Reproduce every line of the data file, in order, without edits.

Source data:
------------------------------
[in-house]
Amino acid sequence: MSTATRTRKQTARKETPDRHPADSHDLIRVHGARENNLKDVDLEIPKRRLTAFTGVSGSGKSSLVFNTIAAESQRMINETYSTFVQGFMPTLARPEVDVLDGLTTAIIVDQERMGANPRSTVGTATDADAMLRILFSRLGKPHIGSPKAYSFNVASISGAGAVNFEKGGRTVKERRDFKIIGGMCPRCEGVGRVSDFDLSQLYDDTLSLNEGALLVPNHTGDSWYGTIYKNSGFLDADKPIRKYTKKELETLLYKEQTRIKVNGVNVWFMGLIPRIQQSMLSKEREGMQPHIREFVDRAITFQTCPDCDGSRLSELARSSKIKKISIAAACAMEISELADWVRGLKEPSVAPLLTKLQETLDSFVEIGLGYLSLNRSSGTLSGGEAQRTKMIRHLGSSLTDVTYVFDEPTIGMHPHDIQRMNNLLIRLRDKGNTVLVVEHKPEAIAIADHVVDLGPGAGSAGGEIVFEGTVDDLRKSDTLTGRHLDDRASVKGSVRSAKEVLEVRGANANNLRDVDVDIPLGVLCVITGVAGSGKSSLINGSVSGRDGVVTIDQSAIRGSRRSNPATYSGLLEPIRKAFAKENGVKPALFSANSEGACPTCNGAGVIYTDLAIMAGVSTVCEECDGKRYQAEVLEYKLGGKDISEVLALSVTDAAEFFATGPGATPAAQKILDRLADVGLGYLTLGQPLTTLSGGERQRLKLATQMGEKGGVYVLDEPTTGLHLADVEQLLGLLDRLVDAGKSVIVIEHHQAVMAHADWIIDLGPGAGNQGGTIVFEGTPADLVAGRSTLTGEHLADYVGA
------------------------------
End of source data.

[in-house]
Amino acid sequence: MSTATRTRKQTARKETPDRHPADSHDLIRVHGARENNLKDVDLEIPKRRLTAFTGVSGSGKSSLVFNTIAAESQRMINETYSTFVQGFMPTLARPEVDVLDGLTTAIIVDQERMGANPRSTVGTATDADAMLRILFSRLGKPHIGSPKAYSFNVASISGAGAVNFEKGGRTVKERRDFKIIGGMCPRCEGVGRVSDFDLSQLYDDTLSLNEGALLVPNHTGDSWYGTIYKNSGFLDADKPIRKYTKKELETLLYKEQTRIKVNGVNVWFMGLIPRIQQSMLSKEREGMQPHIREFVDRAITFQTCPDCDGSRLSELARSSKIKKISIAAACAMEISELADWVRGLKEPSVAPLLTKLQETLDSFVEIGLGYLSLNRSSGTLSGGEAQRTKMIRHLGSSLTDVTYVFDEPTIGMHPHDIQRMNNLLIRLRDKGNTVLVVEHKPEAIAIADHVVDLGPGAGSAGGEIVFEGTVDDLRKSDTLTGRHLDDRASVKGSVRSAKEVLEVRGANANNLRDVDVDIPLGVLCVITGVAGSGKSSLINGSVSGRDGVVTIDQSAIRGSRRSNPATYSGLLEPIRKAFAKENGVKPALFSANSEGACPTCNGAGVIYTDLAIMAGVSTVCEECDGKRYQAEVLEYKLGGKDISEVLALSVTDAAEFFATGPGATPAAQKILDRLADVGLGYLTLGQPLTTLSGGERQRLKLATQMGEKGGVYVLDEPTTGLHLADVEQLLGLLDRLVDAGKSVIVIEHHQAVMAHADWIIDLGPGAGNQGGTIVFEGTPADLVAGRSTLTGEHLADYVGA